If you’re among the lucky people who are now fully vaccinated, you might be starting to think about a future in which you’ll be heading back to the office. If that thought fills you with dread, you can relax. In a blog post last month, I offered my opinion that remote work is here to stay, and that the companies of the future will have no choice but to be digital by default. If my prediction proves true, the onus will be on employers to create a culture in which a remote workforce can thrive, one that offers WFH and in-person staff an equal amount of trust, support and opportunity.
How will that culture arise, and what will it look like? Well, for starters, it’s going to take more planning than we saw with the panicked stampede of 2020. You’re going to need to think carefully about what your most talented people need to do their best work, wherever they happen to be. You’ll also need to think about what it will take to keep those people from porting that talent over to your competition.
For success with a hybrid enterprise, giving folks permission to work from home is just the beginning. I have 10 predictions about how this cultural shift is going to express itself over the next couple of years. Let’s begin:
1. Employers will push for vaccinations.
There’s been a whole lot of drama around the issue of vaccines, and most employers have tried to stay out of it. I believe this will soon change. There’s a long history of mandatory vaccination in schools, and many U.S. colleges are now requiring that students be fully vaccinated before returning to campus this fall. I predict that employers will soon follow suit. Employers have an obligation to provide a safe workplace, so I expect mandatory vaccination will soon become the standard policy for in-person work.
2. Introducing the “workation.”
A while ago, we surveyed the staff at Tehama, and we asked if our people could see themselves wanting to work while travelling. A full 80 percent said yes. How might that work? Well, instead of booking a week in Costa Rica, for example, an employee might book a full three weeks. During the first week, the employee would clean up some work projects online while getting familiar with the best restaurants and beaches at their destination. During the second week, they would be fully on vacation, with the benefit of already knowing exactly how they want to spend that week. During the final week, the employee would ease back gently into the workflow while still being immersed in that amazing vacation experience. Right now, this might sound like a dream. But I predict it will soon be normalized as an entitlement. Already, Apple has added a 2-week work-from-anywhere benefit in an effort to attract and retain employees in the new hybrid mode.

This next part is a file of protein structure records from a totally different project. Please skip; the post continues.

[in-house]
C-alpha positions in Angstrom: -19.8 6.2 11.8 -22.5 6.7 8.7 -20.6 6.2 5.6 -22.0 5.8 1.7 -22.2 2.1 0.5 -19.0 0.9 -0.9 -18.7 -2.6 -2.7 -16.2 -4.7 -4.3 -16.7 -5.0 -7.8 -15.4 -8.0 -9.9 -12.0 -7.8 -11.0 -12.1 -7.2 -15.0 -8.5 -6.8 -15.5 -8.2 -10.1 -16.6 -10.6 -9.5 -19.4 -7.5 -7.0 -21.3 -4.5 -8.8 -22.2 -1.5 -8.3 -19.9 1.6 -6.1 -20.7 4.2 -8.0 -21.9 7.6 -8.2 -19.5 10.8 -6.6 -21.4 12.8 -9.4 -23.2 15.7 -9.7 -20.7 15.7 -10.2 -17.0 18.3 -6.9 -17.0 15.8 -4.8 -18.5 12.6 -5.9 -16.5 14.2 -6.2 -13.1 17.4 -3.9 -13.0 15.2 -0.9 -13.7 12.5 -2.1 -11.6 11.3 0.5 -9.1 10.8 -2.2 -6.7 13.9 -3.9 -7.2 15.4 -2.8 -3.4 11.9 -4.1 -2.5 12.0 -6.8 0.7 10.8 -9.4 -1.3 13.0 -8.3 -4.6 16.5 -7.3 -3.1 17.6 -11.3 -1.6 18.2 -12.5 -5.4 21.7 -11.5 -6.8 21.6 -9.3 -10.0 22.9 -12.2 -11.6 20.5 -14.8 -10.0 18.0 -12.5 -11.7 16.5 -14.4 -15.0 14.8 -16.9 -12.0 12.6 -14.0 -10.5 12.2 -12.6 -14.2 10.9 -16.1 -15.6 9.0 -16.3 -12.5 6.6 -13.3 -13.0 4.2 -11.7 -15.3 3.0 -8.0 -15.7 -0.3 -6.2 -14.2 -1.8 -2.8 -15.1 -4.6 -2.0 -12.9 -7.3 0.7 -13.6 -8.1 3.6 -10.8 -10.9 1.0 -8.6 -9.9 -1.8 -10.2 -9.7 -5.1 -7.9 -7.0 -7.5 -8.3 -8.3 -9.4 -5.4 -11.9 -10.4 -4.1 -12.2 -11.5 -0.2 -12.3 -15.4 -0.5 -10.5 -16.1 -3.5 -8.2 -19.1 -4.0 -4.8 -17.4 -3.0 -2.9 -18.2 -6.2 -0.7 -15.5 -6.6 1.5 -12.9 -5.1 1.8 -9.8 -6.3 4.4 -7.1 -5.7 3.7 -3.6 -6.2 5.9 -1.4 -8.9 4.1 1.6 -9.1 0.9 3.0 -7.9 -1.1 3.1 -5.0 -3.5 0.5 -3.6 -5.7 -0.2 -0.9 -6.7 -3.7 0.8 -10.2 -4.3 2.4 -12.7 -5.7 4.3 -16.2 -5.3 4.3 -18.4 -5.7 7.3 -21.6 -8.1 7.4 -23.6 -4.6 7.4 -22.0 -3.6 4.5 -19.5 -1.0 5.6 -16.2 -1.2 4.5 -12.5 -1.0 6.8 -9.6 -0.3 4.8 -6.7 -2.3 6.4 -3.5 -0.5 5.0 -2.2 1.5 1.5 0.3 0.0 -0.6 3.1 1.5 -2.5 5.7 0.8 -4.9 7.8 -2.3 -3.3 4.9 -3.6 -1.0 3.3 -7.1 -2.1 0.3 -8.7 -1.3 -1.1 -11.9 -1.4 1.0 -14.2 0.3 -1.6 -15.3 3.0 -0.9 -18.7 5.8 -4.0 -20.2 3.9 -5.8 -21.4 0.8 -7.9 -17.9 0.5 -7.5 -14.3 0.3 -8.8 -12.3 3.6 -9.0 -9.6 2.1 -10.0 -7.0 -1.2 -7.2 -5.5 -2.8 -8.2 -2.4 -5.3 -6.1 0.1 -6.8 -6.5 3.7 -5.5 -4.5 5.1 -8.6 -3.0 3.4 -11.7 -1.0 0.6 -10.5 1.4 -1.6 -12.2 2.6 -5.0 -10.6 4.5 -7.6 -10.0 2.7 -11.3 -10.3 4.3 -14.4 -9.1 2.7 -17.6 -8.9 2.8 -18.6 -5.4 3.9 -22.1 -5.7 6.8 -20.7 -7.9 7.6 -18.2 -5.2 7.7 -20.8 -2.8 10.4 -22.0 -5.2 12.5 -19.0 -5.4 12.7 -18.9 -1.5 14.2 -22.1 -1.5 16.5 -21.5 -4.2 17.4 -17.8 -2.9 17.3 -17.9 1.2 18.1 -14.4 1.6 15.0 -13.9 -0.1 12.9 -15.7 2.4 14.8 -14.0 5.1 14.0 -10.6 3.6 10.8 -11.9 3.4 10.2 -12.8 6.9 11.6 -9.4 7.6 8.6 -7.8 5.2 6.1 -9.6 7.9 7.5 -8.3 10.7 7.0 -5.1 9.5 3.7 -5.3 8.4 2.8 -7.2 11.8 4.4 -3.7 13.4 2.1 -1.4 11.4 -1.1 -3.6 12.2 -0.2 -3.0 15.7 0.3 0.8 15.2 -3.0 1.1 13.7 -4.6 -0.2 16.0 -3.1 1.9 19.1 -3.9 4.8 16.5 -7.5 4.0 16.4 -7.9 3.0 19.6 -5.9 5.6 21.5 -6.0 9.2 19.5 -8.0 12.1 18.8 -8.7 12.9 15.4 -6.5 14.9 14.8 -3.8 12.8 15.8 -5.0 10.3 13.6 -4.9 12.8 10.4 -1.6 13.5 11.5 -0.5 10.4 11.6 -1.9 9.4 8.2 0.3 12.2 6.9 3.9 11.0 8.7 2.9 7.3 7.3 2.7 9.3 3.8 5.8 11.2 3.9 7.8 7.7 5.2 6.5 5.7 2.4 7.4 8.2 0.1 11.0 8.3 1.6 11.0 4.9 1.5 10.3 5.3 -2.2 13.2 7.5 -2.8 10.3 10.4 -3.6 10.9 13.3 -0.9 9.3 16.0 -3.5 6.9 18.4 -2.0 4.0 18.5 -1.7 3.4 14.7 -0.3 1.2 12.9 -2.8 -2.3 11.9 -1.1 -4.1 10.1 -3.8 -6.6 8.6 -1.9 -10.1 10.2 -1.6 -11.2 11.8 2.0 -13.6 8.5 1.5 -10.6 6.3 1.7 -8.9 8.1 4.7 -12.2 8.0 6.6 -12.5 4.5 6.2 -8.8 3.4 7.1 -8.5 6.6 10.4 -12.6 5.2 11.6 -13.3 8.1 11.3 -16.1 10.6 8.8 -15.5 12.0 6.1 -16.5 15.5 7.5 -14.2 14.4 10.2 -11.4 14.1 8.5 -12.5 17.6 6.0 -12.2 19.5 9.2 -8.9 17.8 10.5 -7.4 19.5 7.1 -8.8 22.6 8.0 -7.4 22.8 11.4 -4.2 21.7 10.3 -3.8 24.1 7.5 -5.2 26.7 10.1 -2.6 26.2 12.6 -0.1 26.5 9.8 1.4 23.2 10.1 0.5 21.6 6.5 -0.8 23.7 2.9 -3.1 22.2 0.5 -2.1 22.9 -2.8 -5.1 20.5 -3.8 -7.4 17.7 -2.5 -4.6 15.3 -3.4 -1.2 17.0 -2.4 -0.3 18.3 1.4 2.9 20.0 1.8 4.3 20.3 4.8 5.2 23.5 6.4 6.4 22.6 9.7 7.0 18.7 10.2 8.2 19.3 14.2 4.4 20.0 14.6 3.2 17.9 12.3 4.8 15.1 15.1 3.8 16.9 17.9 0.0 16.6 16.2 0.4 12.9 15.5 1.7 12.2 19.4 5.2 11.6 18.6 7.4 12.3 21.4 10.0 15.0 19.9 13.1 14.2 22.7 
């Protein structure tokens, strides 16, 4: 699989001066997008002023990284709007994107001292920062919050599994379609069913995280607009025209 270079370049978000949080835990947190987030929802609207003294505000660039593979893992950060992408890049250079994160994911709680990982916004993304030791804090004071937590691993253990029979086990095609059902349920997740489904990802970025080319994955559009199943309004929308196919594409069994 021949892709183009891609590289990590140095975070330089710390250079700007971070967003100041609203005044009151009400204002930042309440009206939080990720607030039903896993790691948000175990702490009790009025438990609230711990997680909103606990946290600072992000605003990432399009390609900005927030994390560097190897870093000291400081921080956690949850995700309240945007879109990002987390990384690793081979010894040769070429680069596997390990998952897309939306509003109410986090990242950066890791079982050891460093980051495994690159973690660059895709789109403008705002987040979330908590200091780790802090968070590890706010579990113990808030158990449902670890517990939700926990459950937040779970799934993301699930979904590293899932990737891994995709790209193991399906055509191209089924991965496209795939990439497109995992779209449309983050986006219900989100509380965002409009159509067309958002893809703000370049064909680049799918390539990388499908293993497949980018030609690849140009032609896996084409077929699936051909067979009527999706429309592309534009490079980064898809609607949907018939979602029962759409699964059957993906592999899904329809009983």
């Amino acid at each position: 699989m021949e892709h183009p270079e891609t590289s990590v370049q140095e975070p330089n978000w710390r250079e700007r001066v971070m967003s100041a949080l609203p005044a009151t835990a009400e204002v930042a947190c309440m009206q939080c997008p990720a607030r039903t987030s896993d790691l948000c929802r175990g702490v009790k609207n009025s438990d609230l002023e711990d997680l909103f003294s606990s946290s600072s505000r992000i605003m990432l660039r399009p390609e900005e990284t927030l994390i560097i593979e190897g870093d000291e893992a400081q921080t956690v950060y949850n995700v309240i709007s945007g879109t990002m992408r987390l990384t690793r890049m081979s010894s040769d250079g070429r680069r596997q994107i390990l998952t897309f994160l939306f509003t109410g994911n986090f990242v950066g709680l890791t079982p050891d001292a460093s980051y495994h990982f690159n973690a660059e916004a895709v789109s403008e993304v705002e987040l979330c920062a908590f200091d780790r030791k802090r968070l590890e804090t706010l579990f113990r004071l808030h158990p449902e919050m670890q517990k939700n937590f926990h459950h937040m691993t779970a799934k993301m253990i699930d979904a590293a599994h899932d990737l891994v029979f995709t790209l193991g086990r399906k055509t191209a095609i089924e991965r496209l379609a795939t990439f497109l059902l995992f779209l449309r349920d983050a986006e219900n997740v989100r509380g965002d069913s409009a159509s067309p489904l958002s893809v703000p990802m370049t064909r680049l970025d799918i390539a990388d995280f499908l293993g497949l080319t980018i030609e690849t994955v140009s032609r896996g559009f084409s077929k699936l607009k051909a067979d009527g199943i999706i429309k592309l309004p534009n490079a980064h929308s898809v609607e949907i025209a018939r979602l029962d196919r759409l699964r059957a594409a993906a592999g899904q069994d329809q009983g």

3. Tech innovation has just begun.
After 18 months of remote work, the jokes about terrible video calls have gotten pretty old. But as we move toward a digital-by-default future, that technology has to improve, and I predict it will. One simple fix: To address the annoying echoes that seem to be a part of every videoconference, let’s have a system that automatically realizes multiple parties are in the same room and mutes the mic of everyone but the relevant speaker. My other prediction about technology is that short-form video will expand from its social media origins into the new, asynchronous world of business. The type of video content we see on TikTok and Instagram has a lot to teach the corporate world about communicating simply, effectively, and asynchronously.
4. The rebirth of the written word.